In a story too bizarre to be made up, a man (yes, he was American) was run over by his dog driving the man’s vehicle (yes, it was a pickup truck). The driving dog in question was a Bulldog named Tassey, and the dog drove the pickup over the man after she ‘accidentally’ put the truck into gear.

The man, Christopher Bishop from Florida, was under the pickup at the time, looking for an oil leak in the Ford F-150. Bishop’s dog, Tassey, jumped into the driver’s side and knocked the vehicle into gear, running over her owner.

The truck ran over Bishop, causing him immense pain, but he was able to get straight up and chase after the pickup, and the dog, before it ran through a fence. Bishop attended the local hospital, Pasco Regional Hospital, and received treatment for his injuries.

Has your dog ever accidentally put your car into gear, or stepped on the handbrake of your car causing it to move?

Beagle Breed Profile

by Leanne Thompson on June 24, 2010

Originally bred as a scent hound, the Beagle is a small to medium sized dog which is mainly kept today as a companion. Similar to the Foxhound in appearance, it has a small, sturdy frame, sleek tri-colour coat, rounded, soft ears and an appealing, earnest expression. A friendly, non-aggressive dog, robust and easy to care for, the Beagle is a sweet-natured canine companion which makes an ideal family pet.

An active breed given to boredom, the Beagle can become destructive if not exercised regularly. A naturally curious dog, he is inclined to wander away when off the lead. He also has a propensity for rolling in anything unmentionable that he finds en route, meaning a lead is usually better than letting him run loose.

Typical Beagle Facts

Height: 33 – 40 cm/ 13 – 16 in
Weight: 8 – 14 kg/ 18 – 31 lbs
Average litter size: 5 – 8: Bitch 33cm-40cm, Dog 33cm-40cm
Life expectancy: 9-15 years
Good with children: Yes, extremely
Kennel Club classification: Hound Group

Colour of a Beagle

The Beagle has a short, dense coat which is tri-coloured black, white and tan. The eyes are coloured hazel or brown.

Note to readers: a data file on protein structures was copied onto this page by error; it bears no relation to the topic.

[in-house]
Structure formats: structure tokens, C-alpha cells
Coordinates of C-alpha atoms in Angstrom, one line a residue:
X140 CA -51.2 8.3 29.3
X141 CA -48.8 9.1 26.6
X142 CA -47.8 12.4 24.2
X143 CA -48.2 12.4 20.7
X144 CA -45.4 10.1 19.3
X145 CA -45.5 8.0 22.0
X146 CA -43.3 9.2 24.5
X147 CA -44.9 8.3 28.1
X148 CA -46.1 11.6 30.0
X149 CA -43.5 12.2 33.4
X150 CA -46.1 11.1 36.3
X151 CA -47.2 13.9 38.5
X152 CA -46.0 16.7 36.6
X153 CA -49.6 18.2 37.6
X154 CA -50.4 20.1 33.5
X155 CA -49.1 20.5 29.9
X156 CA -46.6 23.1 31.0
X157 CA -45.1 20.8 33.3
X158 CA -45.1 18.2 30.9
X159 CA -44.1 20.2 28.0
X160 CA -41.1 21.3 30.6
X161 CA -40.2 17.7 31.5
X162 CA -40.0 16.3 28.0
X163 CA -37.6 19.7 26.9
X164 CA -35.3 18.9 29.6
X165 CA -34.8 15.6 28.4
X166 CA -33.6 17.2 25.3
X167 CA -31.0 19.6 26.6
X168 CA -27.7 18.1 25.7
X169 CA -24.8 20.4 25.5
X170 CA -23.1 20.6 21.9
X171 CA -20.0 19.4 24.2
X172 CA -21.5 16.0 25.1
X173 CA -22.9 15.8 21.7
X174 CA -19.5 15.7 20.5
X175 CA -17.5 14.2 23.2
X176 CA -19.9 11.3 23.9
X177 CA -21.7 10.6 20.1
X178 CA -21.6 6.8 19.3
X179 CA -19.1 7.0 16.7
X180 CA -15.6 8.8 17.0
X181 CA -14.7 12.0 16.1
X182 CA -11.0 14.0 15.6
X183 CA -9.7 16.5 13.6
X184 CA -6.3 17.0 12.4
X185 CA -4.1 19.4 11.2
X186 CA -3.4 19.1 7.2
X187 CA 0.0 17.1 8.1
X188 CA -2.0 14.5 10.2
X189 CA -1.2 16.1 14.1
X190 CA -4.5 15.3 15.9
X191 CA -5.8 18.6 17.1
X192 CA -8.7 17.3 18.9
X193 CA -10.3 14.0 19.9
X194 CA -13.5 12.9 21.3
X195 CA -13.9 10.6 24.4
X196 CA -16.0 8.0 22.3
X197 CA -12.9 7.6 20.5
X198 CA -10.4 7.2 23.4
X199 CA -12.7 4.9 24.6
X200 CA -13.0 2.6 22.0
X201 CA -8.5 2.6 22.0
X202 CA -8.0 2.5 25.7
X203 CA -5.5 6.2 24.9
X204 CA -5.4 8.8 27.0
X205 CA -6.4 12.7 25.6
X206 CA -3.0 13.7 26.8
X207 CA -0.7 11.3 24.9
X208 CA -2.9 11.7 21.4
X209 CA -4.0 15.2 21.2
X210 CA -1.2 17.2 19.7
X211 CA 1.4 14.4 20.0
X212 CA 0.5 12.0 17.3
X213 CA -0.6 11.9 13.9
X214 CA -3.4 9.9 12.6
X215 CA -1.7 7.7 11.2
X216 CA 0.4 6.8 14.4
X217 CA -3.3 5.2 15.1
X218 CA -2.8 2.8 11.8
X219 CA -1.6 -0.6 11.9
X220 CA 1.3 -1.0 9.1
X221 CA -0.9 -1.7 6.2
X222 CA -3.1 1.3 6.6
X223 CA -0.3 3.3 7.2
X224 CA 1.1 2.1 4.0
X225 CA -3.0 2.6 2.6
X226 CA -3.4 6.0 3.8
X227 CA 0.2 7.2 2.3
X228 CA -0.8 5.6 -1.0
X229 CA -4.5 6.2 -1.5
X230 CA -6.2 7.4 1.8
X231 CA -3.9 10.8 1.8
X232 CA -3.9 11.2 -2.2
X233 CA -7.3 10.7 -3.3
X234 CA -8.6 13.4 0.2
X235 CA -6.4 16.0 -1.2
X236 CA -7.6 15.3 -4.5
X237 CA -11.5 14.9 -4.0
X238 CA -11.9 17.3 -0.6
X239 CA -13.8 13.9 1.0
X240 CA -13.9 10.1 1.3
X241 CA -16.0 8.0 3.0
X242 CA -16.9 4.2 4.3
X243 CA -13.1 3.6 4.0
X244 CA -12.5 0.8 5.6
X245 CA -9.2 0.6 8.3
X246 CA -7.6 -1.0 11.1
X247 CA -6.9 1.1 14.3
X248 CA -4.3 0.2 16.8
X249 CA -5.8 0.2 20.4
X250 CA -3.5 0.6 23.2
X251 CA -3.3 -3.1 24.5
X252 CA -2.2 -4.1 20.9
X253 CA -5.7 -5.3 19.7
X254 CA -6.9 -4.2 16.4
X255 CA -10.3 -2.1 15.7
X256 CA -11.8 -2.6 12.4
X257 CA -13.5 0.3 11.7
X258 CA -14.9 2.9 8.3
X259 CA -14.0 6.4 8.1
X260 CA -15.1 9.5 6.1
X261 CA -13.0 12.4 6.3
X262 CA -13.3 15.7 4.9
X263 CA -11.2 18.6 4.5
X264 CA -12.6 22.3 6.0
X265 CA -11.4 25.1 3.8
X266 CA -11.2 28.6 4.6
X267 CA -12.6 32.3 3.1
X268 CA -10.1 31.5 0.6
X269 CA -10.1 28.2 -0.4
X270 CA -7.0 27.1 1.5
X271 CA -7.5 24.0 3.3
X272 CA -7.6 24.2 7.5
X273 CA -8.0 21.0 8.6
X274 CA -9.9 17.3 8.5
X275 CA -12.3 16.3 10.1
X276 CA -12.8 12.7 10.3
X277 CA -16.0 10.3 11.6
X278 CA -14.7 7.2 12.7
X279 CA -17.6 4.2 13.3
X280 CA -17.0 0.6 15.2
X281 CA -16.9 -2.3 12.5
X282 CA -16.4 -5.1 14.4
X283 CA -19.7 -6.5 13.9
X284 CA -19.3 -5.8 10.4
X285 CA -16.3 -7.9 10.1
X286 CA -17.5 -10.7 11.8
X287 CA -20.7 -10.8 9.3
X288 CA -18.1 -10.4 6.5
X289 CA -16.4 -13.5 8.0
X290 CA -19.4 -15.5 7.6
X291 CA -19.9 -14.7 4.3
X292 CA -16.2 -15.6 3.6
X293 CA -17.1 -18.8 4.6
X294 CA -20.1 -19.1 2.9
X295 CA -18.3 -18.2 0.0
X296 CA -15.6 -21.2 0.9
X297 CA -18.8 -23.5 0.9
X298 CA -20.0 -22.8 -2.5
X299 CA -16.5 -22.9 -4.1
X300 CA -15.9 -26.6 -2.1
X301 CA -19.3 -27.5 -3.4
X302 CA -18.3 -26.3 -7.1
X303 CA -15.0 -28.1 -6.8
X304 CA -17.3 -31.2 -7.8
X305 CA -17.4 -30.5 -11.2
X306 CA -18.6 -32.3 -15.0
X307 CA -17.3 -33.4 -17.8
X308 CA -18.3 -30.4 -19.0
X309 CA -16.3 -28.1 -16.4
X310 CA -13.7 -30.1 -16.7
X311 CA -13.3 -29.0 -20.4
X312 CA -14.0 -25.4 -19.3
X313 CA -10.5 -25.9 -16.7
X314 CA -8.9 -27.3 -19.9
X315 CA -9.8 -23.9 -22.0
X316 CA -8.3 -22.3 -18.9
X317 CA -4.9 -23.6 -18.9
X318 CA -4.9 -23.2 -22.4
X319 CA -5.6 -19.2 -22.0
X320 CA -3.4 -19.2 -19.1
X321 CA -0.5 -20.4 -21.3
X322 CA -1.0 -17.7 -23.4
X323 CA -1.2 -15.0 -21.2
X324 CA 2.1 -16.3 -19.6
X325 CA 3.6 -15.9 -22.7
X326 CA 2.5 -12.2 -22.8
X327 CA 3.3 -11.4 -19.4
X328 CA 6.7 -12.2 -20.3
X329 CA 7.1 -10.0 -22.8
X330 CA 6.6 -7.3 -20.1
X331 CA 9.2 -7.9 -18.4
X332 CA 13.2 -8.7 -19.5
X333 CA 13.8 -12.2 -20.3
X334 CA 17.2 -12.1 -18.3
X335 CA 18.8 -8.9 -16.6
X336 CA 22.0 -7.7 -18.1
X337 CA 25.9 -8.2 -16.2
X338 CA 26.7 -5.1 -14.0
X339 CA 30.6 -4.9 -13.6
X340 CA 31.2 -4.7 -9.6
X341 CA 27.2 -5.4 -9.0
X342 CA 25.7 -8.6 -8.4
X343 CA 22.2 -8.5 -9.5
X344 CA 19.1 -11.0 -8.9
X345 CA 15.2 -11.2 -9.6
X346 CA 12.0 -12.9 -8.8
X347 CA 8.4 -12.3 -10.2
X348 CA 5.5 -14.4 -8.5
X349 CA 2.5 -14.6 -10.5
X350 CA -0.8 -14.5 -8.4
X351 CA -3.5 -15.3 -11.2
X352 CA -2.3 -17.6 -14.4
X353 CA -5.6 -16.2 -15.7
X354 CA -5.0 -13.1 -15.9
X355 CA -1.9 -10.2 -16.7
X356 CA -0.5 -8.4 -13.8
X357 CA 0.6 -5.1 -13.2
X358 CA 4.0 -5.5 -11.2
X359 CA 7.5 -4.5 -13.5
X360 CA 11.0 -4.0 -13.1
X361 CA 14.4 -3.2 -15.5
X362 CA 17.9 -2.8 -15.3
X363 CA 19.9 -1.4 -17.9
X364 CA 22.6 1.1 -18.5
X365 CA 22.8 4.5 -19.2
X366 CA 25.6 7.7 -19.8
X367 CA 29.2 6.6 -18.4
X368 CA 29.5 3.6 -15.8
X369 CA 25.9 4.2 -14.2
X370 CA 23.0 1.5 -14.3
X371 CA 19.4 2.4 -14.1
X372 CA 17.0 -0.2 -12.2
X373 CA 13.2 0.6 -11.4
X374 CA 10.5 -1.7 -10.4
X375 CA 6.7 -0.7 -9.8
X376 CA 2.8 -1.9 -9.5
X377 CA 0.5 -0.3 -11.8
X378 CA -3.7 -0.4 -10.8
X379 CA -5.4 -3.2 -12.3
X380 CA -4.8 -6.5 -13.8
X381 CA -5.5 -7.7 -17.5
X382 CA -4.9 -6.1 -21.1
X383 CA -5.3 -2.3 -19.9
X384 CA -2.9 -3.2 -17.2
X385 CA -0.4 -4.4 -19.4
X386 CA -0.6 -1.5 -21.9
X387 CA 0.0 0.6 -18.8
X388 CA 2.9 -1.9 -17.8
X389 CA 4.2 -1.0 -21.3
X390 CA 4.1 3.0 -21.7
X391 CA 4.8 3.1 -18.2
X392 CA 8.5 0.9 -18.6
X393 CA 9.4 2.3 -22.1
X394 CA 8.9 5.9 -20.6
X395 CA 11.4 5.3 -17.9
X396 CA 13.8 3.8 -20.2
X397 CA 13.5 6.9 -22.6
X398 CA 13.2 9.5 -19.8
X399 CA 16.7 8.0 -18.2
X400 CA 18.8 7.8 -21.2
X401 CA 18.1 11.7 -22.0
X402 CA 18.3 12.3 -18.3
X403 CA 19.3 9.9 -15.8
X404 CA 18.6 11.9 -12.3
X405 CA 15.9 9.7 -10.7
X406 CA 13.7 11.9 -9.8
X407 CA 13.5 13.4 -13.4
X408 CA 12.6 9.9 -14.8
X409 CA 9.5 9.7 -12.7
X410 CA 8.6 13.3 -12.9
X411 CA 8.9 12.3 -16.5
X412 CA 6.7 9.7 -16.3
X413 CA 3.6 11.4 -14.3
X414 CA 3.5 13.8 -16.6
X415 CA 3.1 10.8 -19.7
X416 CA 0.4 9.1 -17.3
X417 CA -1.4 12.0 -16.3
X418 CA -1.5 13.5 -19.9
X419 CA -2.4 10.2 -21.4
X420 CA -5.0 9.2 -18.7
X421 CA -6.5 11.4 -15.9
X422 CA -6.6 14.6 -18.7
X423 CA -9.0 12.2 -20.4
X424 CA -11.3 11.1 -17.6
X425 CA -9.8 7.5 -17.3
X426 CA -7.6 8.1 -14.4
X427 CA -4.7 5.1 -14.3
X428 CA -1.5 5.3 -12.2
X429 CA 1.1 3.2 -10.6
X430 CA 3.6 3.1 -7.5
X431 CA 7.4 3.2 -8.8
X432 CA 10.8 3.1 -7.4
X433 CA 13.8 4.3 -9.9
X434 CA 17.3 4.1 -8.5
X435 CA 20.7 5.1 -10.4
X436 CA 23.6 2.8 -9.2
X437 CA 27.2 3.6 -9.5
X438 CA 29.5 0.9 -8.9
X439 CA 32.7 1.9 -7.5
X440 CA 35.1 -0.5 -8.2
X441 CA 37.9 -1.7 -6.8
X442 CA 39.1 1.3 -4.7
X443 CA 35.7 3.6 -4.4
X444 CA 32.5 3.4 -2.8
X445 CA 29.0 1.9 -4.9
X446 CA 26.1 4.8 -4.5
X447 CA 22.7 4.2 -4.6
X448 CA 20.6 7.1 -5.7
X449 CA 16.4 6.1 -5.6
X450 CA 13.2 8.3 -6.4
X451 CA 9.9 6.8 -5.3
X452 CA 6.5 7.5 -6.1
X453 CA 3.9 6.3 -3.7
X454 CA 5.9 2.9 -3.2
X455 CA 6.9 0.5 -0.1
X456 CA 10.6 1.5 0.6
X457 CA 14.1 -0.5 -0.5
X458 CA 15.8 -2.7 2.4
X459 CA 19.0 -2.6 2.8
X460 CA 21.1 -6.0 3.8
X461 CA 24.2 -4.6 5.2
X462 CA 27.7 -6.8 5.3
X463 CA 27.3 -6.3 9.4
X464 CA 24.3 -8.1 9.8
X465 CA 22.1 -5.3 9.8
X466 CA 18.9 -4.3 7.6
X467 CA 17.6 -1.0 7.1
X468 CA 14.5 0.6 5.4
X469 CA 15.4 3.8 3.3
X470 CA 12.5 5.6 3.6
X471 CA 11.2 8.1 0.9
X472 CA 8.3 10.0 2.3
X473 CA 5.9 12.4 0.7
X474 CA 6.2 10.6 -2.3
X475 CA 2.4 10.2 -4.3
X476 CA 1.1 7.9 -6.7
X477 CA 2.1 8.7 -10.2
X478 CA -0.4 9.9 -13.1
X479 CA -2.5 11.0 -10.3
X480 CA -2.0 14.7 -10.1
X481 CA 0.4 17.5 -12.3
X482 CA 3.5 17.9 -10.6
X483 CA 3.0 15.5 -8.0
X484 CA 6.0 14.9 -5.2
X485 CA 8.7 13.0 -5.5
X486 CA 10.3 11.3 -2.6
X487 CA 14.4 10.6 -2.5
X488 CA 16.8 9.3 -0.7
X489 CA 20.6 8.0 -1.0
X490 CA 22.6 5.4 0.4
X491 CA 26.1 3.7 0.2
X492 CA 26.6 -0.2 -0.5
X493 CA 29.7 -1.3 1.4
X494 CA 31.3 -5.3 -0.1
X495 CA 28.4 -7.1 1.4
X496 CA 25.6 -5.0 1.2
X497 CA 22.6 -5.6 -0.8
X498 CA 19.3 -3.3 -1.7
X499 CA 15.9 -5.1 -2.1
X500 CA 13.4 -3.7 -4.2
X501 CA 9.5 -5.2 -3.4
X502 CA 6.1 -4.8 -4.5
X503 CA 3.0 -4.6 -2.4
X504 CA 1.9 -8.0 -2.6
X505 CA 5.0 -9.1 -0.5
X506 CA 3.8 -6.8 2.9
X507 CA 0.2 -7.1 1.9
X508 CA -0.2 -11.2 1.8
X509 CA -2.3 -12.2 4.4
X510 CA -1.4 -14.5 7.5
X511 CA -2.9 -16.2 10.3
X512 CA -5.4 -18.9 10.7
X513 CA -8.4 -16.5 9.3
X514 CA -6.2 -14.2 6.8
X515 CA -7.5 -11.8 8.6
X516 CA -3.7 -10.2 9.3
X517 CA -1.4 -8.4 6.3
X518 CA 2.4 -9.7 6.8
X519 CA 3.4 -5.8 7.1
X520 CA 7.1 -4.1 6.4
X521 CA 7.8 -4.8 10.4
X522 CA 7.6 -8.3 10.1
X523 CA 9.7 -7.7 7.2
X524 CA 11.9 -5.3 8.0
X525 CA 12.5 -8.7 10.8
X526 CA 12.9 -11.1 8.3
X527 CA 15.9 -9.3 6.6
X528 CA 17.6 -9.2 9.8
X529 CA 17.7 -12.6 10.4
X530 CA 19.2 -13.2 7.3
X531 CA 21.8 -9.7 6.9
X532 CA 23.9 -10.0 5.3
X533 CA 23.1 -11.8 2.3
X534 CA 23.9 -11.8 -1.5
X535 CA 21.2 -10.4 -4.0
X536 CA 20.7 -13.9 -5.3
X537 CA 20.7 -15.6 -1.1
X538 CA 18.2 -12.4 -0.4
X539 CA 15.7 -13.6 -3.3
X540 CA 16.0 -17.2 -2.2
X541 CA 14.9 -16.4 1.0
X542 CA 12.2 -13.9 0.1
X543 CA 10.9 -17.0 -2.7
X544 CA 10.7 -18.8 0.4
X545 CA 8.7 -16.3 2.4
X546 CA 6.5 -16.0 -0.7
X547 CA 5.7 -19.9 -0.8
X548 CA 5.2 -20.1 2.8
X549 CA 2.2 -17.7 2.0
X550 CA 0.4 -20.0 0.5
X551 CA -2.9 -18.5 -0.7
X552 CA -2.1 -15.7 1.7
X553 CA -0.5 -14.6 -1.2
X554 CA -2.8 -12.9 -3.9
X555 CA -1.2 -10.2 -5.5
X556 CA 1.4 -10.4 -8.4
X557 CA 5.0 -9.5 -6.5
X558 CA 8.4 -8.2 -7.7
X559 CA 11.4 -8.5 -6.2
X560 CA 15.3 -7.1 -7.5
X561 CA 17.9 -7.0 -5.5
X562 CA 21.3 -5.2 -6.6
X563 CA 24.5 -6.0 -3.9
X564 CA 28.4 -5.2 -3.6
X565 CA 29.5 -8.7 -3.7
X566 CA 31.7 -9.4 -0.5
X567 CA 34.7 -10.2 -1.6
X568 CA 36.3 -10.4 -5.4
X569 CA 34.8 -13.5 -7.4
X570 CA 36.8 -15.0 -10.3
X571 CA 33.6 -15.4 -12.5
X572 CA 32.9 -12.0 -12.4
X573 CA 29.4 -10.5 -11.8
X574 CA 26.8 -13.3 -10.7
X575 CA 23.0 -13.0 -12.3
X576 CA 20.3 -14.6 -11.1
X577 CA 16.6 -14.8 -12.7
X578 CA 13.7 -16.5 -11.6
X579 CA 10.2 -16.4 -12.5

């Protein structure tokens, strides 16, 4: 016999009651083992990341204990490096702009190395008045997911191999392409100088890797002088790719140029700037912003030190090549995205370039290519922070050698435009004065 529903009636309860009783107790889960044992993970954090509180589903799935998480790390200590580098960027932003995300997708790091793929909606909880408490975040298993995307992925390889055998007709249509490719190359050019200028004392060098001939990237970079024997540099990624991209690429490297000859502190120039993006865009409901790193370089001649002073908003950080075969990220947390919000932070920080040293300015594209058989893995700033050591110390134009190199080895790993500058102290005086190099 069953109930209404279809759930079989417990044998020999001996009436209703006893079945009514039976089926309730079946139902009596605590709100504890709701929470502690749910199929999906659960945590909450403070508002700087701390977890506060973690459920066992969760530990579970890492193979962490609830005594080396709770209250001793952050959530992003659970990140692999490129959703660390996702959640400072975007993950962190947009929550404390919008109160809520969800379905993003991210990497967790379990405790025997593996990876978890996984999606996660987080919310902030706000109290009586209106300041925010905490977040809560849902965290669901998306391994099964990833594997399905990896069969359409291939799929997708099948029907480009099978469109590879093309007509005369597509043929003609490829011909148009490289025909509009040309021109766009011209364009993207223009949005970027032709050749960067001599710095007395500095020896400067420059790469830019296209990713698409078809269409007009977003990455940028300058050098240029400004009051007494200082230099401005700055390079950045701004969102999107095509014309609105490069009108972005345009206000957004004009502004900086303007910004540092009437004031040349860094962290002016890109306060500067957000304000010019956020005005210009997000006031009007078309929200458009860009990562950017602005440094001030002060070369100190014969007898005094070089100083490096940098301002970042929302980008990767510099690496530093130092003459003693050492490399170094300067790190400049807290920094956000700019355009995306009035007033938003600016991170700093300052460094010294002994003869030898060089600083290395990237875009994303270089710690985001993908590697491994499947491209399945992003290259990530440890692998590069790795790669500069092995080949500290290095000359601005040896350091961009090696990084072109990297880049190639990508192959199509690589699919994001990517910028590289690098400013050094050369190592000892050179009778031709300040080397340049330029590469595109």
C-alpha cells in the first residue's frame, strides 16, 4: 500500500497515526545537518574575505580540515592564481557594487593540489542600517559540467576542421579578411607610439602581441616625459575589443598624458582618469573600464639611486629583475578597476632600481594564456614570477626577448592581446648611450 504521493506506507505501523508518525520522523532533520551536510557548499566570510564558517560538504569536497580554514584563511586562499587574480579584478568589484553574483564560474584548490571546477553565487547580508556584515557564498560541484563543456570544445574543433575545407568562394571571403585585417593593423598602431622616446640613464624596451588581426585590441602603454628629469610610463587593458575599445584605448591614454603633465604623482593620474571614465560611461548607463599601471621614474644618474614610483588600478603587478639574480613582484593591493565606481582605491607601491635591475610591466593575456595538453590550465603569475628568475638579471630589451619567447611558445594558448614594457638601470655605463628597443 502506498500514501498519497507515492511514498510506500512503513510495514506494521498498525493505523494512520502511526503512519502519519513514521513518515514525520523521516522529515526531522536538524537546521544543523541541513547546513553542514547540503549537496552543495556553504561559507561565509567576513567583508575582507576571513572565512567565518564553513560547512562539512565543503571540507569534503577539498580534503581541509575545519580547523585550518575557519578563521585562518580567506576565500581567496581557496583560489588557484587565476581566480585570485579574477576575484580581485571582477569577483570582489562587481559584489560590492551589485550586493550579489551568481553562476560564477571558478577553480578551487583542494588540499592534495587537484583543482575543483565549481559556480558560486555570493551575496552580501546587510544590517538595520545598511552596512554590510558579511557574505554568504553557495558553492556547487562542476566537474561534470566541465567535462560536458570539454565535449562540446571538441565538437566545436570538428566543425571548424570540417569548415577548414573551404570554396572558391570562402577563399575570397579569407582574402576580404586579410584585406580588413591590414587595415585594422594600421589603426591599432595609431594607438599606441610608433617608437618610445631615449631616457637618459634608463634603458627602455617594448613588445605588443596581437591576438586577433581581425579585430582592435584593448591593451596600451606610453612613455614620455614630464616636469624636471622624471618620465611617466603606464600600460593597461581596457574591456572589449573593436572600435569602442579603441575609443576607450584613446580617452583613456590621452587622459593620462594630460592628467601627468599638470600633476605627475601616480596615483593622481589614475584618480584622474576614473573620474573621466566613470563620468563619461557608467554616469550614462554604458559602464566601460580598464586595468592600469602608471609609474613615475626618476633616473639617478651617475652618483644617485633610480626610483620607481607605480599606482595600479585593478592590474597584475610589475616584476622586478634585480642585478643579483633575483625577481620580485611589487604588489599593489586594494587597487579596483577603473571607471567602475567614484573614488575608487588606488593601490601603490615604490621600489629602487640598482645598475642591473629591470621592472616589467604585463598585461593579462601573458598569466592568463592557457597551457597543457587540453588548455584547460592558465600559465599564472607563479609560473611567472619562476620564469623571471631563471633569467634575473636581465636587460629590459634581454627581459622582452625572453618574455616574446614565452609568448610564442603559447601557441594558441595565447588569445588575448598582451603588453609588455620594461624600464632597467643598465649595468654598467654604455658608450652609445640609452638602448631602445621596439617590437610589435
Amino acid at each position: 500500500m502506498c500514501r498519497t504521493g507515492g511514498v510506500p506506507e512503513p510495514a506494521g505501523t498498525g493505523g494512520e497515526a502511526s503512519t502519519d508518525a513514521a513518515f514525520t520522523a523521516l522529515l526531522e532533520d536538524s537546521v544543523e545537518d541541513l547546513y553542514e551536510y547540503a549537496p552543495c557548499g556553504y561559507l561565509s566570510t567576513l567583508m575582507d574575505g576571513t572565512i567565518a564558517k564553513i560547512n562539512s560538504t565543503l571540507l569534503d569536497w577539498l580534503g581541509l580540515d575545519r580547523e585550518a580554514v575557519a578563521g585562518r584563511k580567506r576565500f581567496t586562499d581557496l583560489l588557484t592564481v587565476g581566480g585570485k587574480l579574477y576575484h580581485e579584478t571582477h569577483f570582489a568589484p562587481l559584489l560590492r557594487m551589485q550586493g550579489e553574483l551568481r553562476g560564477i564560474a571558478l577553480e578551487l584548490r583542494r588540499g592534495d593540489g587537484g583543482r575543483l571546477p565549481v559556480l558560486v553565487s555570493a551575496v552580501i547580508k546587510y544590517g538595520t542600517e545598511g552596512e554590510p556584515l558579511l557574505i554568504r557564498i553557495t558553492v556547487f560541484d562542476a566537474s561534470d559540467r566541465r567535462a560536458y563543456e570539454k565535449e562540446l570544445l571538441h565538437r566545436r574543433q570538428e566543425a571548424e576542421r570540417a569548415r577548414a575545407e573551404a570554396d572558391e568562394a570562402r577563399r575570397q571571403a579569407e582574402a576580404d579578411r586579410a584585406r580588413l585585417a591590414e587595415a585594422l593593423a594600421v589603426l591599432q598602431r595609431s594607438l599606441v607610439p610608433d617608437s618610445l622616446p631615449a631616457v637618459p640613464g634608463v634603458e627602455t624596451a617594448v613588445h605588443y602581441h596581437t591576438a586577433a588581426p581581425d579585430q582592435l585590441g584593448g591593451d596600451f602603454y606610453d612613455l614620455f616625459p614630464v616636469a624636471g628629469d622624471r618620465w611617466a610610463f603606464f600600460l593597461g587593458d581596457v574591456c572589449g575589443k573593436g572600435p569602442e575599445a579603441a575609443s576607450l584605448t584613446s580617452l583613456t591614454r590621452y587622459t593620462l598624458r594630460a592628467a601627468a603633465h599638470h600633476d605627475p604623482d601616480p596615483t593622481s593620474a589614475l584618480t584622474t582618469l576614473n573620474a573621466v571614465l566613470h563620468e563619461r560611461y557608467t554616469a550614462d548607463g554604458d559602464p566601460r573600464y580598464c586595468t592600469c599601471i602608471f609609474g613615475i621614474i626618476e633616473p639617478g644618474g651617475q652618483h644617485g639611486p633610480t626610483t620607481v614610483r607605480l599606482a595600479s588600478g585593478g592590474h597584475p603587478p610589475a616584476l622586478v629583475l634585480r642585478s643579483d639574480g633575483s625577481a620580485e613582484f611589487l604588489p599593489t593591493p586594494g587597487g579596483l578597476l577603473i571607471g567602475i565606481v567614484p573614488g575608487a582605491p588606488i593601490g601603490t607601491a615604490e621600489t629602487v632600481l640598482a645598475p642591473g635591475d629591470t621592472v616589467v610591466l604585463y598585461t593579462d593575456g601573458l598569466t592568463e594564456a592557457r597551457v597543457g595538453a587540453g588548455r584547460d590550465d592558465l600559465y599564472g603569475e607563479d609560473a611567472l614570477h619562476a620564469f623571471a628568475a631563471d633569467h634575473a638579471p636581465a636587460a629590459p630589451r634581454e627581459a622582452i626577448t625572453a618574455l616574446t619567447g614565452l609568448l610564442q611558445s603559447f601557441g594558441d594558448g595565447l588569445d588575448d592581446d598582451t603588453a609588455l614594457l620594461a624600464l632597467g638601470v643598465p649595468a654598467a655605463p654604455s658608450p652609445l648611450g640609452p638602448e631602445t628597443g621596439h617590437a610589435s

Grooming a Beagle

The Beagle has a short, fine coat that requires minimal grooming – a quick brush each day being all that is needed to remove loose hair. However, Beagles have the habit of rolling in whatever muck they can find, in order to disguise their scent while “hunting”, so regular (more…)

Making a garden safe for a new puppy

by Vivien Richardson on June 23, 2010

When you have a new puppy it opens up a whole new world of health and safety issues, making sure your pet is healthy and that everywhere he treads the ground and surrounding areas is safe for him.

When a puppy has had his course of vaccinations he will love to explore anything and everything in his surroundings.

If you have a garden area for your puppy to play out in, check that the area is safe. Where you did not worry about small holes in the fence or gaps in your hedgerows before, now they are a safety hazard for an inquisitive and small puppy.

Gardens that have slug pellets scattered everywhere and weeds that have been treated with weed killer look like clumps of food to a new puppy. They are of course poisonous.

When there is a selection of bulbs popping up out of the soil they may remind him of his favourite treat and, if eaten, could give him a rather bad stomach ache or something much worse. Bulbs are poisonous to a puppy; if you find your pet chewing them, immediately rush him to your local vet.

Some of the common plants that have been growing in your garden for quite a few years need to be checked out. Look at gardening information for any tips about dangerous plants and how they affect pets. Some of the popular but common plants that can be (more…)

Guide dogs in UK are constantly attacked by aggressive dogs

by Darren Jamieson on June 22, 2010

A recent report has shown an alarming spate of attacks on guide dogs in the UK from other dogs, sometimes without even a word of apology from the dog’s owner. The report has been published in the Veterinary Record this week, and it shows that over three guide dogs each month in the UK suffer attacks from other dogs – sometimes very ferocious attacks that require veterinary attention.

Of the dogs that are performing the unprovoked attacks on guide dogs, bull breeds of dogs account for 40% of all of the attacks. The data has been compiled from reports dating between Nov 2006 and Apr 2009.

Worse yet is the fact that 61% of the attacks on the guide dogs came when they were actually working, guiding their handlers. Most of the instances also included males, with 85.7% of the attacking dogs being (more…)

How to select the correct dog breed for you and your family

by Vivien Richardson on June 21, 2010

There are over 124 pure bred breeds of dogs, all of them categorised into different groups by the Kennel Club of Great Britain.

Dogs are either pure bred or a mixed breed. Whatever the choice of dog you feel is just right for your home, he will have a fabulous personality and want to please you in the hope that he has found an equally warm and affectionate owner.

When you are deciding on a new puppy or an adult dog to join your family, primary considerations should include the dog’s temperament, do you want a long haired dog or one with a short coat, and the ideal size of the dog.

Not all breed of dogs will have the correct trait for a family home; larger dogs may have been bred to guard and protect, and they may not be particularly good with a young family that doesn’t have enough time to give them plenty of exercise

Dogs that have come from a shelter will need more patience (more…)